The curse of knowledge

May 31st, 2010

While reading Made to Stick I had to stop to appreciate the epiphany of this realization: The curse of knowledge is so real and concrete. I find myself having real trouble explaining things that are obvious to me. Teaching the benefits of good design, IoC Containers, Composition vs Inheritance and what is common about enterprise kinda of development as opposed to other types are just extremely challenging.

People tend to think that having a great idea is enough, and they think the communication part will come naturally. We are in deep denial about the difficulty of getting a thought out of our own heads and into the heads of others. It’s just not true that, “If you think it, it will stick.”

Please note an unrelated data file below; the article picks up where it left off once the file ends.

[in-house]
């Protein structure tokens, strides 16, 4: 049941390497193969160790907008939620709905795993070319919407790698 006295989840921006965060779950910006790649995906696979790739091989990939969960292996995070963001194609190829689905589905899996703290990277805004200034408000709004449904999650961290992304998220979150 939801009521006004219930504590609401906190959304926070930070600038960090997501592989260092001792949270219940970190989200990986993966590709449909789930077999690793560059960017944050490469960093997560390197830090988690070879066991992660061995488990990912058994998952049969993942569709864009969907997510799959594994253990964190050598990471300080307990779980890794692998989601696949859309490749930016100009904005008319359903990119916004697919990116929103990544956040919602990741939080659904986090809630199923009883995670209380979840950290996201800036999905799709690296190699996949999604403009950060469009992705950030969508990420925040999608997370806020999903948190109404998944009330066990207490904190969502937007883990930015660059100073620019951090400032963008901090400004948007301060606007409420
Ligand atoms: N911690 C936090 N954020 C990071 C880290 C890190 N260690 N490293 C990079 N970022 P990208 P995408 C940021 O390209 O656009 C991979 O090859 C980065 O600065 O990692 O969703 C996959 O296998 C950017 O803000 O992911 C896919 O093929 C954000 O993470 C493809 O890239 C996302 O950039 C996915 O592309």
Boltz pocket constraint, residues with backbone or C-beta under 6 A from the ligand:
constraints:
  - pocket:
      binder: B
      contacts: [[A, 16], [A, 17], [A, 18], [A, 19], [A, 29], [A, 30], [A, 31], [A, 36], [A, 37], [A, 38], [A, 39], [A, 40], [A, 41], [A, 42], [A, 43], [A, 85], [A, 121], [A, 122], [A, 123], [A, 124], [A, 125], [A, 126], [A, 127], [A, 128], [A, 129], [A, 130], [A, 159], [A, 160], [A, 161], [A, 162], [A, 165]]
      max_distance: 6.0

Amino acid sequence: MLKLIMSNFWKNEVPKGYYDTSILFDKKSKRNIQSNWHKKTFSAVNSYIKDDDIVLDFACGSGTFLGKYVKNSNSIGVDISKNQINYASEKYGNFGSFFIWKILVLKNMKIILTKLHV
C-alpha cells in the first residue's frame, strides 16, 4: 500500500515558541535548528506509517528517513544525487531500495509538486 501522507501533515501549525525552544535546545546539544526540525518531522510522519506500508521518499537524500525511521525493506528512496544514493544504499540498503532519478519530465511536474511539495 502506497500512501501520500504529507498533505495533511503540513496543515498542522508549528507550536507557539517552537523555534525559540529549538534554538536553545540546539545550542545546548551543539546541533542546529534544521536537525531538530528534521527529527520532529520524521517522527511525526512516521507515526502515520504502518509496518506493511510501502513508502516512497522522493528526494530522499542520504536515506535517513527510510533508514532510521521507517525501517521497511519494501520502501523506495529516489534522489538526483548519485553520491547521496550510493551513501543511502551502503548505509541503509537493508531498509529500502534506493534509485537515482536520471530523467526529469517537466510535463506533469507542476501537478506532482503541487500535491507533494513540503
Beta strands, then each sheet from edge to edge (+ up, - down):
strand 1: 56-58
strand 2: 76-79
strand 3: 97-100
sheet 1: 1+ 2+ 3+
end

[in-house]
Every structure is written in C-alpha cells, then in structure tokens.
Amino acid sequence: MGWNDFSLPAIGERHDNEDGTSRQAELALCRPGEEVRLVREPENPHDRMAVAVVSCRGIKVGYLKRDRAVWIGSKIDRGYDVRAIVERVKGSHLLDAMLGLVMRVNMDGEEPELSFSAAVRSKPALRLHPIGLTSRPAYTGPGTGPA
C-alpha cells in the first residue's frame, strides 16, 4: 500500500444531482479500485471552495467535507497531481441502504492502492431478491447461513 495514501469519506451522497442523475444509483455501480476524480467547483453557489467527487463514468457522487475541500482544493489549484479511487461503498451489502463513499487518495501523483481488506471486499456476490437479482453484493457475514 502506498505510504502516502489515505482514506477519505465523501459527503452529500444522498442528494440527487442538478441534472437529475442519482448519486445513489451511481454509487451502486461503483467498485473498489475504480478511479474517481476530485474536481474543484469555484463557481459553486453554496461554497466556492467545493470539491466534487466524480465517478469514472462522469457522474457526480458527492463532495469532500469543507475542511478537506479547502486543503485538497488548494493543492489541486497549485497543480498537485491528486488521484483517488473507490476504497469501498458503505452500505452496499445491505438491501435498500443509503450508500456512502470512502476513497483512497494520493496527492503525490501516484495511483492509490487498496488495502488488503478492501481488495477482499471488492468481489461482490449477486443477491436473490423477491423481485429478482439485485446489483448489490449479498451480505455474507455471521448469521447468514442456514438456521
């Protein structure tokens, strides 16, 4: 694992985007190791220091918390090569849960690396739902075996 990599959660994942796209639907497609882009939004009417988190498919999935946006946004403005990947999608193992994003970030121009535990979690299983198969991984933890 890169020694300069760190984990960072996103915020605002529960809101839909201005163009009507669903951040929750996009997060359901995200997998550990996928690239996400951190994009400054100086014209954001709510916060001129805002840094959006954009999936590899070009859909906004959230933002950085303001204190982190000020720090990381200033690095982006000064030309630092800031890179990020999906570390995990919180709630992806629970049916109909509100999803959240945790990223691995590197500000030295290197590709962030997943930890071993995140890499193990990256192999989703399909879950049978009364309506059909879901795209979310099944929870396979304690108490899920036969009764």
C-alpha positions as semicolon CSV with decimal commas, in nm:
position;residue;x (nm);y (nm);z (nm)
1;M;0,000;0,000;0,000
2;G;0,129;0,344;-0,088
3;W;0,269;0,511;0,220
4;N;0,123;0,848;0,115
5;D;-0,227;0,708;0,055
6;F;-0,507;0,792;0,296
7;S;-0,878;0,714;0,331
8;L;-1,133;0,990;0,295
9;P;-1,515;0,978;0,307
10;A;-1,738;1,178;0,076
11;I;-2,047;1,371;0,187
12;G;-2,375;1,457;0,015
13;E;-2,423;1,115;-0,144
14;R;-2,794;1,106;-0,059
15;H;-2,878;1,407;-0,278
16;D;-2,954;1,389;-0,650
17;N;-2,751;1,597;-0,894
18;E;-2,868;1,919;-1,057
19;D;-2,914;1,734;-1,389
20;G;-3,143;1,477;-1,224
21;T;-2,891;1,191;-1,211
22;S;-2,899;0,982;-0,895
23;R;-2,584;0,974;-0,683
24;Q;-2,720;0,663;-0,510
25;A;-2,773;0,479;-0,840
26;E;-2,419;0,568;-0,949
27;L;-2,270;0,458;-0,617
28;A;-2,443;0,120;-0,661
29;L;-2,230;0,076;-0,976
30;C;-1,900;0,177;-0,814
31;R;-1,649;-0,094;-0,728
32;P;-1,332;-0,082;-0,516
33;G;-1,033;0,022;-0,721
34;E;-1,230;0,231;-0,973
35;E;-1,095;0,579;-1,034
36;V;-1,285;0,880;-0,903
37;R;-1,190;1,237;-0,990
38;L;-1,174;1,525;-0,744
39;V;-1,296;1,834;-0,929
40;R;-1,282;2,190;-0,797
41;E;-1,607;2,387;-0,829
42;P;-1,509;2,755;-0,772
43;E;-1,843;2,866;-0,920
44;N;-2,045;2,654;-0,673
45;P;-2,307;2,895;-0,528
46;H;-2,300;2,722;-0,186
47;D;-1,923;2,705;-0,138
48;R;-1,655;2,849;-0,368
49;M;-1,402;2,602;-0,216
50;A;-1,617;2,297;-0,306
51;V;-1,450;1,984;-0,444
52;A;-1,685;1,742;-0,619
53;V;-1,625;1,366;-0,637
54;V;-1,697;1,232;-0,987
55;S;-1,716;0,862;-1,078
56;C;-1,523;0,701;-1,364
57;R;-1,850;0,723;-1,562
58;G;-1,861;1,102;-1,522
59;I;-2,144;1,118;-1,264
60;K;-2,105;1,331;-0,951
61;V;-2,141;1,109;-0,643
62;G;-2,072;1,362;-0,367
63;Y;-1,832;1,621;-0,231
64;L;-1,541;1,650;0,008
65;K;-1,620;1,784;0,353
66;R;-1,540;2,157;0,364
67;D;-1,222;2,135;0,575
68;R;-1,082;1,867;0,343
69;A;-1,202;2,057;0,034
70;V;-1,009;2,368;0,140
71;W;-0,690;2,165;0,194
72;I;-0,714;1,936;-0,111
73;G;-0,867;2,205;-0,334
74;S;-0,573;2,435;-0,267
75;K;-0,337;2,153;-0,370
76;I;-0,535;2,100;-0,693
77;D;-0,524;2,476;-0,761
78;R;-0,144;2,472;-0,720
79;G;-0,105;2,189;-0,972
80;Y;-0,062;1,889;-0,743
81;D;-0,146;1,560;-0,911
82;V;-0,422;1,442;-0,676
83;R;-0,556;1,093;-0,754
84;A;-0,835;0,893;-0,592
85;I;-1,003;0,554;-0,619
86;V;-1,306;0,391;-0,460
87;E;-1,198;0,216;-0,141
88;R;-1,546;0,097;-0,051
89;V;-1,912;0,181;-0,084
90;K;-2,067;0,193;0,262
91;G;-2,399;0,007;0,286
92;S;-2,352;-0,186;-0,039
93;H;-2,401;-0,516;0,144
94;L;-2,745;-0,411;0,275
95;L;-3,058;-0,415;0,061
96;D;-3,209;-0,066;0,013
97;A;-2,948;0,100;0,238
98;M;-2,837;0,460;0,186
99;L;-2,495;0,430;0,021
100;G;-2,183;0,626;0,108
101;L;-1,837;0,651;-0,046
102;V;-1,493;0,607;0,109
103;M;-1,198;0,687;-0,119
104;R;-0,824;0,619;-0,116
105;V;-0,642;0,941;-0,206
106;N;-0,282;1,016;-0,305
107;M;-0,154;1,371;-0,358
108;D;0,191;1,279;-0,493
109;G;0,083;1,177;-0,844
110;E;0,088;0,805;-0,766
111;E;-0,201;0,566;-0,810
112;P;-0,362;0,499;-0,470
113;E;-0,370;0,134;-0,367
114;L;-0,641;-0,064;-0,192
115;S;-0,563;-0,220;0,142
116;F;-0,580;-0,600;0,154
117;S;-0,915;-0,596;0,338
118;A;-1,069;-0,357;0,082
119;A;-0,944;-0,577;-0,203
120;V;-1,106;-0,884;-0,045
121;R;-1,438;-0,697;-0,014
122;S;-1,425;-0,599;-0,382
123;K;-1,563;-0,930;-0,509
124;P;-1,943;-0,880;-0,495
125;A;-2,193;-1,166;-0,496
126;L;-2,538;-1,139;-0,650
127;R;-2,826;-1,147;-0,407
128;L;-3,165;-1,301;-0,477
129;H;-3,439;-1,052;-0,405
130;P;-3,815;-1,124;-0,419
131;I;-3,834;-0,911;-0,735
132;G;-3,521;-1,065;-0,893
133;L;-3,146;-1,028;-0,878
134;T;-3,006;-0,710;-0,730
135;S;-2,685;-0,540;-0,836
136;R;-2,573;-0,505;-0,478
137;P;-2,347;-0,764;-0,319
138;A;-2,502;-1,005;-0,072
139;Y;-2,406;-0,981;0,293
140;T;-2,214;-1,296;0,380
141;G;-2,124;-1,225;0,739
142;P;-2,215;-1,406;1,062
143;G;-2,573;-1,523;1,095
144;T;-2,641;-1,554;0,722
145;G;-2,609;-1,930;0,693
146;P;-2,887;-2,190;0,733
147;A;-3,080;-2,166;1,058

And that brings us to the villain of our book: The Curse of Knowledge. Lots of research in economics and psychology shows that when we know something, it becomes hard for us to imagine not knowing it. As a result, we become lousy communicators. Think of a lawyer who can’t give you a straight, comprehensible answer to a legal question. His vast knowledge and experience renders him unable to fathom how little you know. So when he talks to you, he talks in abstractions that you can’t follow. And we’re all like the lawyer in our own domain of expertise.

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